Scheer asked what that victory would be like, and Kupperman said: “It would be a struggle to reconstitute the society that we have. It certainly wouldn’t be the same society [that had existed] prior to an exchange, there is no question about that. But in terms of having an organized nation, and having enough means left after the war to reconstitute itself, I think that is entirely possible.”

Nothing was asked about how that’s possible after the nuclear war, when there would be nuclear winter. Wikipedia has a good article about “Nuclear Winter”, and it not only describes that, but states:

A “nuclear summer” is a hypothesized scenario in which, after a nuclear winter caused by aerosols inserted into the atmosphere that would prevent sunlight from reaching lower levels or the surface,[58] has abated, a greenhouse effect then occurs due to carbon dioxide released by combustion and methane released from the decay of the organic matter and methane from dead organic matter and corpses that froze during the nuclear winter.[58][59]

Another more sequential hypothetical scenario, following the settling out of most of the aerosols in 1–3 years, the cooling effect would be overcome by a heating effect from greenhouse warming, which would raise surface temperatures rapidly by many degrees, enough to cause the death of much if not most of the life that had survived the cooling, much of which is more vulnerable to higher-than-normal temperatures than to lower-than-normal temperatures. 

So: a reasonable assumption would be that people such as Kupperman understate, to the point of basically lying about, the consequences if they succeed. First, there would be the immediate deaths and then the deaths from injuries and diseases afterwards; then, there would be the starvations, the global famine; then, there would be the nuclear winter; and, then, there might be global warming “rapidly by many degrees, enough to cause the death of much if not most of the life that had survived the cooling.” And, of course, any surviving Republicans, and the many Democrats who likewise are neoconservatives-imperialists-fascists, would try to kill as many of their surviving opponents as possible, so that “the weaker side is going to accede to the demands of the stronger side,” which would be victory, for the ‘winners’, of that nuclear war. 

Before Robert O’Brien got the nod on September 18th, Kupperman was the temporary National Security Advisor to the President of the United States, when Kupperman’s immediate superior, John Bolton, was fired by Donald Trump, for having failed to conquer either Venezuela or Iran or Syria or Russia or China or North Korea. Perhaps Bolton and Pompeo, and the other people whom Trump had surrounded himself with, expected that Trump would go to war against all or at least one  of them (perhaps Venezuela?), in order to reassert America’s supremacy over the entire globe, but Trump refused to do that so short a time before the next U.S. Presidential election, and so they all were disappointed in him, and he was disappointed in them. On 10 September 2019, the New York Times  reported that, “the president appreciated Mr. Kupperman’s just-the-facts style compared with Mr. Bolton’s often ideologically charged delivery: If Mr. Trump had to have a national security brief concerning long-term planning, he preferred it from Mr. Kupperman as opposed to Mr. Bolton, according to a person with knowledge of that process.” And now, Trump will get his neocon advice from O’Brien.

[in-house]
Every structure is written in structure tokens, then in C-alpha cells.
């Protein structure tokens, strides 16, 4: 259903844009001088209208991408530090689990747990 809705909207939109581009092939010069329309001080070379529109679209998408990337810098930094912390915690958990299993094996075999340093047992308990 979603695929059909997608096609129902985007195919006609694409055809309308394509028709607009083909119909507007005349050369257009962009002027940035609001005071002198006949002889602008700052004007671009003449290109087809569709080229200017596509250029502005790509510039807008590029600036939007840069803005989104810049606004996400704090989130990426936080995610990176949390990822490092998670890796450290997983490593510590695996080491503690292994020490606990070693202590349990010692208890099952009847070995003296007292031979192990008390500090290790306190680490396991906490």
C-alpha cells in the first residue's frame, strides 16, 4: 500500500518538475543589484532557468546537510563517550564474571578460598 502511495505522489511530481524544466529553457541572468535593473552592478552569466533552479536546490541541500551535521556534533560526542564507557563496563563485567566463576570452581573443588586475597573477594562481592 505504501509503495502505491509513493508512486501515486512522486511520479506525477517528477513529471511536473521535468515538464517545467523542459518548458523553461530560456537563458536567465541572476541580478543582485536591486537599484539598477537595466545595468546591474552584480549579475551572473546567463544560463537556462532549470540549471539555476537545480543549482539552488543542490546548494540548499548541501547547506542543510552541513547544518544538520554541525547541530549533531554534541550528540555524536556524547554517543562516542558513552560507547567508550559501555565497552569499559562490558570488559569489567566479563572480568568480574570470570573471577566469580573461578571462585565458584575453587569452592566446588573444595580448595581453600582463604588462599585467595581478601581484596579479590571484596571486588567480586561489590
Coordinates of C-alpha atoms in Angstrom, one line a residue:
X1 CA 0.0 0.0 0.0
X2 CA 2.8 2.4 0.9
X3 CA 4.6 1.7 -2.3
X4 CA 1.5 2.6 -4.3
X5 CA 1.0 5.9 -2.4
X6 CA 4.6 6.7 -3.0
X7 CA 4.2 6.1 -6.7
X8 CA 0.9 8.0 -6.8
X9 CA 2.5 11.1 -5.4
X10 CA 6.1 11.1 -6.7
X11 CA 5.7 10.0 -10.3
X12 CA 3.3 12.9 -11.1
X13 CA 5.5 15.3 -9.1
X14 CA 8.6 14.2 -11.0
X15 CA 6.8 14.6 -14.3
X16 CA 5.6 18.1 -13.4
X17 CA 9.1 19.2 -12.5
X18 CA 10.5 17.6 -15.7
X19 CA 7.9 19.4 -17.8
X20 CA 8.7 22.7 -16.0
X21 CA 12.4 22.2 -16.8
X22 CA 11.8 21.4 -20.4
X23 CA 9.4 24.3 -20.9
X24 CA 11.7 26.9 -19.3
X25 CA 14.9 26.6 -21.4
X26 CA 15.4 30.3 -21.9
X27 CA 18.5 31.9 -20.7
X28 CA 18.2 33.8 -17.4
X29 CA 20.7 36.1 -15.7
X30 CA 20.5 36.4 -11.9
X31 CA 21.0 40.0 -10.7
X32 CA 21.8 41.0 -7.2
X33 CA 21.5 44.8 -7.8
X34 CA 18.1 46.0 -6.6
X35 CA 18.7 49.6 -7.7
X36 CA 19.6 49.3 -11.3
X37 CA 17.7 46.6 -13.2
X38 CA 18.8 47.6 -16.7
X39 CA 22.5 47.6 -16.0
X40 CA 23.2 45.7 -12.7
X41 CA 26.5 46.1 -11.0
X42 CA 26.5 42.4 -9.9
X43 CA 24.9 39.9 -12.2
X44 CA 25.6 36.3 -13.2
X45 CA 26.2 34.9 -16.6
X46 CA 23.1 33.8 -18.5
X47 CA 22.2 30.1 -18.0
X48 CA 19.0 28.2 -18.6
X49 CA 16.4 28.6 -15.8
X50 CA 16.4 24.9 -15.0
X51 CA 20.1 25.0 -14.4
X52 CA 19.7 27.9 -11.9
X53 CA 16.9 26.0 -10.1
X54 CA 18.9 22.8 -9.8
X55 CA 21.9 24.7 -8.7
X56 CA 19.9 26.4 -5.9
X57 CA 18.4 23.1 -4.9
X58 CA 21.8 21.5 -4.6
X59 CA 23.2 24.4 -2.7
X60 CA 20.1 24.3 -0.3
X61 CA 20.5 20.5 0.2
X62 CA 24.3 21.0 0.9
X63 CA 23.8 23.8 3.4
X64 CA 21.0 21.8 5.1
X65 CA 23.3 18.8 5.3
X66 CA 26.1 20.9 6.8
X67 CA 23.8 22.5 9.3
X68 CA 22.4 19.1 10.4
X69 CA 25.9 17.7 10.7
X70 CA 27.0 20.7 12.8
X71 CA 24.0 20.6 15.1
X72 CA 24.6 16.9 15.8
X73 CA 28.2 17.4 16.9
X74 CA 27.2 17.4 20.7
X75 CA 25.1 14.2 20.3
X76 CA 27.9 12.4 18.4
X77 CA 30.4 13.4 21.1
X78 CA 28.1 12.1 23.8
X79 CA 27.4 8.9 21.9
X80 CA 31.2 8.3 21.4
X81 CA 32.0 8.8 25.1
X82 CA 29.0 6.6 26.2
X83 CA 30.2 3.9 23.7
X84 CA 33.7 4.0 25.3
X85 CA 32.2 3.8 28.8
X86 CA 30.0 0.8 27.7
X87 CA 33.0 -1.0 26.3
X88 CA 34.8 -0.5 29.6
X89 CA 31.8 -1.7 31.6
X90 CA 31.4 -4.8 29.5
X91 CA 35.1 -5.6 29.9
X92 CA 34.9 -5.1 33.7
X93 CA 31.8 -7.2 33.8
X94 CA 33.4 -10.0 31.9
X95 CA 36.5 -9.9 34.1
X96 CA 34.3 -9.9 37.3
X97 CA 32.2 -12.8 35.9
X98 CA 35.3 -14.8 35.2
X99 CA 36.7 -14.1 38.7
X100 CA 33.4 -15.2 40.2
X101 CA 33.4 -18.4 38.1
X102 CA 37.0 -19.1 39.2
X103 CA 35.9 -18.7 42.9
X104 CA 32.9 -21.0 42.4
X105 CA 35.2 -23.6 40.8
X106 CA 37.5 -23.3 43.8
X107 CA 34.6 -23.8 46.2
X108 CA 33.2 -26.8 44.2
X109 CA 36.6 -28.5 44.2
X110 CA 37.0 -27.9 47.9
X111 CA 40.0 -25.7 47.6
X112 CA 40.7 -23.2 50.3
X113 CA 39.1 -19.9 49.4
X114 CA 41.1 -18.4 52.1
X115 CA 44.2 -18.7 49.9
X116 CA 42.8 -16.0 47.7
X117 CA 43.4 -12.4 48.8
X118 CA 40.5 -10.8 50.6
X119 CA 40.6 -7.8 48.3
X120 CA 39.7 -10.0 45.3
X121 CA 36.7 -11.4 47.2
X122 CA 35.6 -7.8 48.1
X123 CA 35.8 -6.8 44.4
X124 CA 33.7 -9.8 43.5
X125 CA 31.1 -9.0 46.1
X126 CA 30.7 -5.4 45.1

Graham Allison’s best-selling 2017 Destined for War says that China is destined for war with the United States because China will be stupid or recalcitrant enough to resist becoming part of the American empire. In the standard self-righteous way of aristocrats and their sycophants, he starts with the unquestionable assumption that “we” are right and “they” (whomever challenges “our” supremacy) will be so stupid or otherwise flawed as to force “us” to ‘defend ourselves’ by demonstrating ‘our’ ‘superiority’. This is similar to the barbaric views that are expressed by virtually all members of the U.S. Congress, and by all U.S. Presidents, since at least the time of Reagan — all of them similarly self-righteous and imperialistic. In fact, America’s leading national-security scientists have asserted that the U.S. Government is now so strongly neoconservative that America’s weaponry is now designed definitely with the purpose being to win a nuclear war  against Russia, instead of to prevent, or even to avoid, such a war. They have documented that, at the very top of the U.S. Government, there is more extreme supremacism than has ever existed anywhere. Never before in history has a regime — not even Hitler’s — implemented a plan to conquer the world even if its only realistic result, if the plan succeeds, would be to terminate all life on Earth. America’s supremacism — such as is advocated by Graham Allison and all U.S. Administrations since at least the time of G.W. Bush — is the one and only supreme supremacism.